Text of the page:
African Union Asks IMF for $650 Billion in Special Drawing Rights For Climate Crisis

African Union Asks IMF for $650 Billion in Special Drawing Rights For Climate Crisis

The African Union proposed that the International Monetary Fund consider issuing $650 billion in special drawing rights to combat the climate crisis.

The 55-member group also demanded that at least $100 billion in existing SDRs be channeled to Africa through institutions such as the African Development Bank, with a group of donors to be established by the time the COP28 climate summit starts on Nov. 30. Multilateral development banks should be recapitalized to provide at least $500 billion in concessional finance a year, it said.

The list of demands in an updated declaration from the continent’s first climate summit are considerably stronger than an initial announcement on Sept. 7 in Nairobi, Kenya, which focused on debt relief and climate finance to fund renewable energy. Government delegations argued late into the night earlier this week on the wording of the statement that will serve as their unified position at COP28 in Dubai.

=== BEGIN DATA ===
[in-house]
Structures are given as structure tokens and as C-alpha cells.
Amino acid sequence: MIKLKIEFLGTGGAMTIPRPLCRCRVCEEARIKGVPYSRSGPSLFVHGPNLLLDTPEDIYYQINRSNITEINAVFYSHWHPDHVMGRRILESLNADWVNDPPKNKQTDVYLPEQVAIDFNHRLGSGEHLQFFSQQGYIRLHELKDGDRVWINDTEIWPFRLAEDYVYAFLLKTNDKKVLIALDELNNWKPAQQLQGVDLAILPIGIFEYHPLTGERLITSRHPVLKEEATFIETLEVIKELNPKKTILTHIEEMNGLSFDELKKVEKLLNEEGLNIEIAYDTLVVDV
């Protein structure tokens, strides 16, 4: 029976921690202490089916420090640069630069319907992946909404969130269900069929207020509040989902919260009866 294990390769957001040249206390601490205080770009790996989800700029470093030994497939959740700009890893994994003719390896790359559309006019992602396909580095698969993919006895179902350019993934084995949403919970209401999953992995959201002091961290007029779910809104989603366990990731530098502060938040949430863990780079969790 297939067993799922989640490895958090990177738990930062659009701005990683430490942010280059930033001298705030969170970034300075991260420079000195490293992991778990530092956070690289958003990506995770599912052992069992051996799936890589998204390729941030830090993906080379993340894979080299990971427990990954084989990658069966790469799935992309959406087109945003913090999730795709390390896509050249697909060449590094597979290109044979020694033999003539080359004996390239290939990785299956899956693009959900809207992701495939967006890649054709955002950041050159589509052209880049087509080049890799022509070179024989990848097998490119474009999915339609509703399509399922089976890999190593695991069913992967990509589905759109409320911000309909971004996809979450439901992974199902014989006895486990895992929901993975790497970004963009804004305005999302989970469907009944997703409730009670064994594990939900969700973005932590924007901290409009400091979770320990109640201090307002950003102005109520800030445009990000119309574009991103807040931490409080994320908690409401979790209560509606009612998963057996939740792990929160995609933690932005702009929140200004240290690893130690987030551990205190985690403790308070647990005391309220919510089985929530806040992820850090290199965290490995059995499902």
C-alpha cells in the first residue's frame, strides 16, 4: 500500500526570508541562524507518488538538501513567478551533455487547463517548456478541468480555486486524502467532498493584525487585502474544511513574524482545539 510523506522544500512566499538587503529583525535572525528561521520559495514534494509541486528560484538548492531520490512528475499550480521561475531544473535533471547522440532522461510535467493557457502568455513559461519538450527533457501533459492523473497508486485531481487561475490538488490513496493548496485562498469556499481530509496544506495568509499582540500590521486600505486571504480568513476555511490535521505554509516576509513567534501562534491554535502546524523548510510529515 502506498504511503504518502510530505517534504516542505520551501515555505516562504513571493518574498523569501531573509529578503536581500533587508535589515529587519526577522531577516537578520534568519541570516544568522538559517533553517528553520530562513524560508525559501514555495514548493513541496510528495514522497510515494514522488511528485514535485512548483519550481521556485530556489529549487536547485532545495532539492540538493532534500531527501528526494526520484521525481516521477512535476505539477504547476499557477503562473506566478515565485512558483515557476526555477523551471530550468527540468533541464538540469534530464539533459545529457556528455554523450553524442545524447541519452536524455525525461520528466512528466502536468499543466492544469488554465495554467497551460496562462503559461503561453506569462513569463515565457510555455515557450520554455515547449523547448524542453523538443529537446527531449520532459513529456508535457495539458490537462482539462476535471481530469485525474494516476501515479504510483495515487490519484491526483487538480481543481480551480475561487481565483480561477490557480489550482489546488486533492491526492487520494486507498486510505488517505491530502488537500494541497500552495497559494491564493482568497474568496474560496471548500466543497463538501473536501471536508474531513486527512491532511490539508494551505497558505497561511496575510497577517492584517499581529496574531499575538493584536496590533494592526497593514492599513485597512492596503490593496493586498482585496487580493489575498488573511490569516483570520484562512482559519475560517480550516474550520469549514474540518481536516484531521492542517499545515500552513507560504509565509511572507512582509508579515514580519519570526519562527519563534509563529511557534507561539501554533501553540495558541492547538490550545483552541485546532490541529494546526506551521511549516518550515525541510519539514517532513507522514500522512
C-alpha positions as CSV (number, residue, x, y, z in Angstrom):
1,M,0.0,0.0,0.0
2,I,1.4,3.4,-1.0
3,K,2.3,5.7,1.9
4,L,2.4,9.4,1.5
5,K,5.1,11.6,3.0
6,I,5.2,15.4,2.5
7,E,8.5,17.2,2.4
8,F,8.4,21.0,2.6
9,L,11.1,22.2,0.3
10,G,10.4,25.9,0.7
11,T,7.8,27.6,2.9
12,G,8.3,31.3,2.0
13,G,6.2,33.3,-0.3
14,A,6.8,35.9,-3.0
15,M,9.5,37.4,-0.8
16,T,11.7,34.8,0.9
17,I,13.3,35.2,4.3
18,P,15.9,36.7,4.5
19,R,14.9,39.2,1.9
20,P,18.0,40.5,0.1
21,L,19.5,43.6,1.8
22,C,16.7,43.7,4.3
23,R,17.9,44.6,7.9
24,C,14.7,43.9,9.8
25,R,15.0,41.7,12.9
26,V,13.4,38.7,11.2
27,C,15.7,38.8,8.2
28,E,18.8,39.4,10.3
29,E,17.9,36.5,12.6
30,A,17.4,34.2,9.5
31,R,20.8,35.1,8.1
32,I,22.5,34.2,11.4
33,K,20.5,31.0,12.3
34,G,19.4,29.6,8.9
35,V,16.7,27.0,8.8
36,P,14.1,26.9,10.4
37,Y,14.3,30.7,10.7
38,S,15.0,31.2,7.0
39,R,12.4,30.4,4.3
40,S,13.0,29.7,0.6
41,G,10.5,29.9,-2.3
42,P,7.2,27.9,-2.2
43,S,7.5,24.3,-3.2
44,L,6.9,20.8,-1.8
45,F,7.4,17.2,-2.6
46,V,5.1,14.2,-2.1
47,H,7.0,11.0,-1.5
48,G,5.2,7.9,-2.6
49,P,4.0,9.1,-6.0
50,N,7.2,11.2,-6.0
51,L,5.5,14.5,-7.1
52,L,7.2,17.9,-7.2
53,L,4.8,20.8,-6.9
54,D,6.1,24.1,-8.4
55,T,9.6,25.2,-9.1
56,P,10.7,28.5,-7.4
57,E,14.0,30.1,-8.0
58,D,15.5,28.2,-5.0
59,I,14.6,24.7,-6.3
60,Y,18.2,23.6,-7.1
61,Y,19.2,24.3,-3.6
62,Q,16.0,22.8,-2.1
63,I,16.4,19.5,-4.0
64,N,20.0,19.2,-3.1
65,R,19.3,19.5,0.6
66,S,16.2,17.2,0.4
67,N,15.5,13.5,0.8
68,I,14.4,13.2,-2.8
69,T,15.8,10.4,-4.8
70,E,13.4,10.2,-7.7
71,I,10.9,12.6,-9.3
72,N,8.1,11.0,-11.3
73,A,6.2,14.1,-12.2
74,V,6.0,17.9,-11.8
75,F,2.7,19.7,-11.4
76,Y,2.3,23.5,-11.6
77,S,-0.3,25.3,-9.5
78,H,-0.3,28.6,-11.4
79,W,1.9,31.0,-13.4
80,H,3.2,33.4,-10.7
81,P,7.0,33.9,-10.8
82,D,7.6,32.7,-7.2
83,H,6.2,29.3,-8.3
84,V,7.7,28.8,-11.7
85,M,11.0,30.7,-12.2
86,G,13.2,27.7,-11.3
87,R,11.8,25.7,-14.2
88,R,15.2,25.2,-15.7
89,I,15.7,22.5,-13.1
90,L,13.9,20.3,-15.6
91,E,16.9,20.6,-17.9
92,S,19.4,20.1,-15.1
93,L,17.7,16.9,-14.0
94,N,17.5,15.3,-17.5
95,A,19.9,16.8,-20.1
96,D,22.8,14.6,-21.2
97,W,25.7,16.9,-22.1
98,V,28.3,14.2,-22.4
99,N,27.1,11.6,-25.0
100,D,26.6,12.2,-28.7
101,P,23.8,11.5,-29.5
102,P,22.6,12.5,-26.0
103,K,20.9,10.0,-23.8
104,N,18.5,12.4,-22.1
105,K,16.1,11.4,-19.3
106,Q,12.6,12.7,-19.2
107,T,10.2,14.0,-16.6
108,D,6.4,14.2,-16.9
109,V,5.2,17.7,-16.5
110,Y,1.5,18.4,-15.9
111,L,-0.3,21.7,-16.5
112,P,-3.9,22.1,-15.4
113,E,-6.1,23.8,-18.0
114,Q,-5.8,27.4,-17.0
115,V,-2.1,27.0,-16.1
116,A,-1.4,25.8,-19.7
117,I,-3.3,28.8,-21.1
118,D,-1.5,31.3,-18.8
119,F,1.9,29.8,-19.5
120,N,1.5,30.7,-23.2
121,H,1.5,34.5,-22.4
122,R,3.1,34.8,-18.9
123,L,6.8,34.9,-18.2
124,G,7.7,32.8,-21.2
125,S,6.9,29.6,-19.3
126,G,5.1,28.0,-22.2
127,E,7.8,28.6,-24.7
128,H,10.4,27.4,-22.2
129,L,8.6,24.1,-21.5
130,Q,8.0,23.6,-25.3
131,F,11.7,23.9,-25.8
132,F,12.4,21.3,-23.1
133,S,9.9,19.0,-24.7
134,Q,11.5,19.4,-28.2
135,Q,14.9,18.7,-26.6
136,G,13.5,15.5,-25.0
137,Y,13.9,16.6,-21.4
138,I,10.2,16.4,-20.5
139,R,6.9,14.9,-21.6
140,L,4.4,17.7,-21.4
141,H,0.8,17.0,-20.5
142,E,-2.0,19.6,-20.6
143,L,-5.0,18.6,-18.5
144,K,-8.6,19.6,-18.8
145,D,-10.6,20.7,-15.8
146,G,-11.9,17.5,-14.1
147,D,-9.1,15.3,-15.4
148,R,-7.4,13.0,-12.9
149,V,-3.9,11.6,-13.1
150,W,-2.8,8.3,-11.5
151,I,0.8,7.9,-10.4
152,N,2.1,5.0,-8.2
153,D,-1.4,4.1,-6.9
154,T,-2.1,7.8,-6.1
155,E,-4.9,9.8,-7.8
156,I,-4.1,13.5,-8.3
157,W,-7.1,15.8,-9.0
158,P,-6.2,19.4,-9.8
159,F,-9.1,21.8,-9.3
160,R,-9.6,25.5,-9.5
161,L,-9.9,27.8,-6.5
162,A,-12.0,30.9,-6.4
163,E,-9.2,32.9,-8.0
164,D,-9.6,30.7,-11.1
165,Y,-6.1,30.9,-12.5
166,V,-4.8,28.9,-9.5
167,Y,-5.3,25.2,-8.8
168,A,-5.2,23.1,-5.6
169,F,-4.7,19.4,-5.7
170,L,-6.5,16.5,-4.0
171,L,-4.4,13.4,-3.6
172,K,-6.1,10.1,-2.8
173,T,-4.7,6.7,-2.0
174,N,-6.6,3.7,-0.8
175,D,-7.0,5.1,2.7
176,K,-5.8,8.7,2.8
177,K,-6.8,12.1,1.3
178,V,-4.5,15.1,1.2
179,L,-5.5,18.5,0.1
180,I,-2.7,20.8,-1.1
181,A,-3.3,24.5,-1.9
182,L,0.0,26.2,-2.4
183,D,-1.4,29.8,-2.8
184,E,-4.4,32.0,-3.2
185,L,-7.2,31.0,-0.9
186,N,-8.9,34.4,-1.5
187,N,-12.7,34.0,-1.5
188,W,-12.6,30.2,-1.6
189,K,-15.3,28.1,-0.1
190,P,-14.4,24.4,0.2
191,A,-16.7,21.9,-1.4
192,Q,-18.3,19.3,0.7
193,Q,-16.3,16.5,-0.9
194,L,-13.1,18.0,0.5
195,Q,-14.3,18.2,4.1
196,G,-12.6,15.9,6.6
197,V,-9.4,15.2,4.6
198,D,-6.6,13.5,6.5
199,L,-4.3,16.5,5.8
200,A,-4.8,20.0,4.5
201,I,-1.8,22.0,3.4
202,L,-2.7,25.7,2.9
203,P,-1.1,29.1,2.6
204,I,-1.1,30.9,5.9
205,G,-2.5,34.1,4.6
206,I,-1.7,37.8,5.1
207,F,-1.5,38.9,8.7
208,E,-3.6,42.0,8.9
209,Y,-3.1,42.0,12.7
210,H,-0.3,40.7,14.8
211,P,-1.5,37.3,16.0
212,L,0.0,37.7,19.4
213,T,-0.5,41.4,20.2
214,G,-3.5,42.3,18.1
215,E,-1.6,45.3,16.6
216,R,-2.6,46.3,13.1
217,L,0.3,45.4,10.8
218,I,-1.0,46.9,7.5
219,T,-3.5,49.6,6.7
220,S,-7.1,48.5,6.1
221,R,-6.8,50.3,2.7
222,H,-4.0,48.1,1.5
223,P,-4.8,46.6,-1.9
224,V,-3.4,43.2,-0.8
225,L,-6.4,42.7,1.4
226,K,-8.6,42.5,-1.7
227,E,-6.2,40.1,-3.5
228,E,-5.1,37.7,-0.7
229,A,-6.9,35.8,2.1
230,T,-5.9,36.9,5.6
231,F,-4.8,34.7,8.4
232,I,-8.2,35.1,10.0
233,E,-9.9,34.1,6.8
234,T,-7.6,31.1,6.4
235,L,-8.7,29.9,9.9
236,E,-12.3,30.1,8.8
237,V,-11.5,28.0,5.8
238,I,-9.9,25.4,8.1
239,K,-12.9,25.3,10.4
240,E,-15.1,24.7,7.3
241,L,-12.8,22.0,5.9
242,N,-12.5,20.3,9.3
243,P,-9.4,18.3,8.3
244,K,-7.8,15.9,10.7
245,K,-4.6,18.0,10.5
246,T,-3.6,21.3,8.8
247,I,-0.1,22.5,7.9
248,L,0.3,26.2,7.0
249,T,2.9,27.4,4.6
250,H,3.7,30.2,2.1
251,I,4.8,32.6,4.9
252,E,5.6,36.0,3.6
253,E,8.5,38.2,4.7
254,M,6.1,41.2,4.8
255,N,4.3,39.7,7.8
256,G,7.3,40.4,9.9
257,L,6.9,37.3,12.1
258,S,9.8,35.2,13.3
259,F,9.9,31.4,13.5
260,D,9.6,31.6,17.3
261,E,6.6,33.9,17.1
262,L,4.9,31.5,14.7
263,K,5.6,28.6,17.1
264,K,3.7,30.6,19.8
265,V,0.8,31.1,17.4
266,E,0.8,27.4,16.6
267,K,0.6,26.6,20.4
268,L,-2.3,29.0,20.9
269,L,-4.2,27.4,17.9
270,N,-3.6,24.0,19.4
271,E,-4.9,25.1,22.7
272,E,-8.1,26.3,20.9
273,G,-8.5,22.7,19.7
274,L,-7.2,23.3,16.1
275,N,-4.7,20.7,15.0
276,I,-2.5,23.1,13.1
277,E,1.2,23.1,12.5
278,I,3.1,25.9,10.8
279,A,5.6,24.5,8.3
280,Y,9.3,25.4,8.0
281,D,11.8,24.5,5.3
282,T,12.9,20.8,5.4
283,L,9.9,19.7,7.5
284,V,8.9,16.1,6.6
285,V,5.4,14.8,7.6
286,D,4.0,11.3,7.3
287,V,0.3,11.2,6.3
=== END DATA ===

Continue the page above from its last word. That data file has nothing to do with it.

“We call for collective global action to mobilize the necessary capital for both development and climate action,” the African Union said in the statement released on Friday.

Africa, the world’s least developed continent, has barely contributed to the greenhouse gas emissions that are driving climate change, but its nations are among the hardest hit by cyclones, drought and floods. That, coupled with a debt burden exacerbated by the Covid-19 pandemic, is hindering economic growth.

Read More on The Climate Summit:

Fifteen African heads of state attended this week’s summit in Nairobi, according to information from the organizers. United Nations Secretary-General Antonio Guterres and Ursula von der Leyen, president of the European Commission, were also present.

Other changes from the earlier declaration include:

  • Mobilizing $30 billion to invest in water projects by 2030
  • Drawing attention to the “inordinate borrowing costs” levied on poor nations that are a “root cause of recurring debt crises”
  • A revaluation of the gross domestic product of Africa to reflect its natural capital such as carbon sinks in its forests.


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